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February 18, 2000

Auditor Penny was a pleasantly officious woman who walked in my front door almost on time this morning, headed directly for the card table where I had set up the documents she wanted to look at, and spent the next half hour complaining about:

  • her laptop (the plug-in keypad wasn't working right)
  • her job (when she makes a mistake the folks in the home office don't notice, even if something is wildly and obviously out of whack)
  • her health (she got something in her eye and used up half a box of my tissues)
  • her son (he wouldn't learn math in school but now he's a cop and all he has to know is how to read a radar gun)

It was a diverting half hour, one that I'd put way too much time and effort into preparing for. I had planned all day yesterday to do a thorough cleanup of the whole house, but by the time I'd let the day slip away and realized it was one in the morning, all I had the energy left for was a superficial dusting of the exposed surfaces and a quick run of my decrepit vacuum (it has no belt) over the area between the front door and the card table setup. Didn't clean the kitchen or the bathroom. Didn't do windows, for approximately the one-thousandth consecutive day.

One thing I did, though, was carry exactly thirteen file boxes from the living room to the spare room. Otherwise, there wouldn't have been space for the card table and Penny would have had to work outside in the yard. How would that have looked if it had rained? I couldn't take that chance, so now I can't enter my back room unless I retrieve all those boxes. But it seems so much roomier without them that it almost makes me forget why I wanted to move. I could live in this much space. I could invite a family of nomads to camp out on my living room floor.

The one advantage of having all those flat file boxes out here is that their tops make a nice, broad work area for collating and organizing papers. And, of course, I would again have access to the other files that are now blocked off in the back room, behind the barricade. I think I'll see how long I can stand not being able to get into that room.

Instead of moving boxes and furniture around today, I spent my time on the Big Project that eats away at my soul this time of year. I have to get a notebook full of last year's records ready to go to the accountant, for taxes and financial statements. There are check records, payroll records, general expense records, job cost reports, revenue reports, and all of the backup needed for each of these.

It usually takes me until mid March to get it all done, but I was informed today that I might have no more than another week to finish, because of a new venture we're trying to finance. This venture needs up-to-date financial records because it will require a substantial loan and a large bond, both of which are much more than anything we ordinarily qualify for. It's something that will give the Company a steady source of income for the long-range future, which is a dream situation for a contractor who struggles from one job to the next, always wondering where the next check is coming from.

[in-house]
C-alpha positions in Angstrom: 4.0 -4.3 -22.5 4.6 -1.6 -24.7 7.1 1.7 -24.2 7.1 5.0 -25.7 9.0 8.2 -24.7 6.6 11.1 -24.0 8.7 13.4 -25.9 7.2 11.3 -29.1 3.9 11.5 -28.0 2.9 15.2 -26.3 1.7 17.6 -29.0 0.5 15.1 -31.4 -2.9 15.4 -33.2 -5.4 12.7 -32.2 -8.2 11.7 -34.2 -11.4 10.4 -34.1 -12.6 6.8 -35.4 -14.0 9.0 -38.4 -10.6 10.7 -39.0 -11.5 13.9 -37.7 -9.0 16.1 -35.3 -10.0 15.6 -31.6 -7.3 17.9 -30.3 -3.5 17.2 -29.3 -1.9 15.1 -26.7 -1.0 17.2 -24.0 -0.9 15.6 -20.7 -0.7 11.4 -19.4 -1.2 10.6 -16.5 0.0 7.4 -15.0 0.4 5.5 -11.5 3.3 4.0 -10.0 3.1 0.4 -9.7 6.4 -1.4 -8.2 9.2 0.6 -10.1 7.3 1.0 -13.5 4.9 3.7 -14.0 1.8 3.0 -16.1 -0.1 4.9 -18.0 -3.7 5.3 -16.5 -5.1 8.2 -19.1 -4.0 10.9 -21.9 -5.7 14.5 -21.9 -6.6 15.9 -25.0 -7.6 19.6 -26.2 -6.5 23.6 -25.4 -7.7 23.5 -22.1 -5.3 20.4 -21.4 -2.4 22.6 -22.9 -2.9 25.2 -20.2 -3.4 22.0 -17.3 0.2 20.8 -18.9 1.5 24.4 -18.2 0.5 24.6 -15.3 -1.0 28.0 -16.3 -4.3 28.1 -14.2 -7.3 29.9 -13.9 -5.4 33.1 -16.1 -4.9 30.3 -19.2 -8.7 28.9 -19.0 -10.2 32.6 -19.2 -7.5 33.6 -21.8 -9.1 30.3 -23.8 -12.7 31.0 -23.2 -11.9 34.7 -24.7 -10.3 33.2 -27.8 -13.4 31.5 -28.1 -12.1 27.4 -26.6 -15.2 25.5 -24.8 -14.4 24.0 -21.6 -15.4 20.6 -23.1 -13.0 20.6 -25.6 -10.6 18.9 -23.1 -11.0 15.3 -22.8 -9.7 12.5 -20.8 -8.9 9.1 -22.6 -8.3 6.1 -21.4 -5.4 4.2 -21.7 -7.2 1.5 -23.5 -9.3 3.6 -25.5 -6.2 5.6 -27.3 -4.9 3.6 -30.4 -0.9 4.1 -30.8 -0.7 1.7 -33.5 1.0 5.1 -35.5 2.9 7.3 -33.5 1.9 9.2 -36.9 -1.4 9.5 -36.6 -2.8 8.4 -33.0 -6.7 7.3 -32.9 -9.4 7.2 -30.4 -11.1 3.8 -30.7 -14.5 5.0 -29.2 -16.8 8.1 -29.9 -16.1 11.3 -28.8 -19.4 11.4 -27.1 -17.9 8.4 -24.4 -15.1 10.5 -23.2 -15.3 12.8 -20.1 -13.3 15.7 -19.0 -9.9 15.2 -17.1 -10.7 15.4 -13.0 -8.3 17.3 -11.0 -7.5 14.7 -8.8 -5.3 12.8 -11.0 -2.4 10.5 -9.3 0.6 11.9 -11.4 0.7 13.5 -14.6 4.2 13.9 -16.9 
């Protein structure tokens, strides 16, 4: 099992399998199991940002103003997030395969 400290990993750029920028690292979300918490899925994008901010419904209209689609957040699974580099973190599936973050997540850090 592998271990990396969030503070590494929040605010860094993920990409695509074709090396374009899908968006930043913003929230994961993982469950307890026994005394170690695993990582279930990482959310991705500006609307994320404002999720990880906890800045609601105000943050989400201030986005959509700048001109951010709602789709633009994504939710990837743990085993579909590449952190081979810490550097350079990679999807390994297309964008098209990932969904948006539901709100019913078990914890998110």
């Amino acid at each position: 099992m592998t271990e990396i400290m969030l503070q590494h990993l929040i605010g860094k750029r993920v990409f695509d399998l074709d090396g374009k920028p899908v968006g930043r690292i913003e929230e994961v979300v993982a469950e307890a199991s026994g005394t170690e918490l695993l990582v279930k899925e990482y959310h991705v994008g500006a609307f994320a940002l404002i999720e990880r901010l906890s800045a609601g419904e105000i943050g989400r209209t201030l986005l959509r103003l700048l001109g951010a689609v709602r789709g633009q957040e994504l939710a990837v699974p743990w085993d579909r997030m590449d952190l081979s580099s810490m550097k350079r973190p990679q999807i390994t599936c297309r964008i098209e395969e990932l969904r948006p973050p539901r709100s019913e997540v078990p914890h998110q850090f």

So I spent more time than usual today pounding the keyboard and working magic in Excel. Yes, I got the stiff neck and sore wrists and backache that go with extended time on the computer. At one point I'd finished a worksheet that by itself had taken three hours of tweaking, when I had an epiphany. A better way to do it. A truer picture of our position. But I'd have to start over, almost from the beginning. I couldn't let it go, though, and I'm satisfied it was time well spent. And it brought the Big Project a giant step closer to completion.

Between the late night and the hectic day, I wasn't up for my usual Friday night movie. In a way it was a relief to let myself off the hook like that. I could do some reading, listen to music, watch a little TV. I'm a master at relaxing, except when there's something to do. I can't let go of a project when I'm in the middle of it, which is the reason I kept working well past the usual time this afternoon.

Once upon a time I did that a lot. When I was teaching myself Lotus 1-2-3 in 1986, I would stay up late almost every night creating custom formulas and writing elaborate macros, until I could make the program sing. I never took a class in any spreadsheet program until I took advanced Excel a couple of years ago.

But back in those early days I got a physical thrill from making the old Compaq portable (that I took home from work every night) do complex calculations and come up with exactly the tables and charts I was looking for. The macros took forever to work, which is one reason I got so little sleep in those days. I'd hit Alt+some key, and sit back and wait for things to happen, watching every step as if it were my own child, taking on the world.

At times everything would seem to stop, but this was back in the days of DOS, when we knew nothing of system crashes for no good reason. No mouse, everything was done on the keyboard. It was the eighties equivalent of churning your own butter, or homemade ice cream.

Now, I'm in awe of what I can make Excel do, but most of it was wired in up in Redmond, before the program ever found its way to my machine. It's easier, and it gives me time for other things, such as writing this page. But it's not as much fun. It's less an adventure and more a job.

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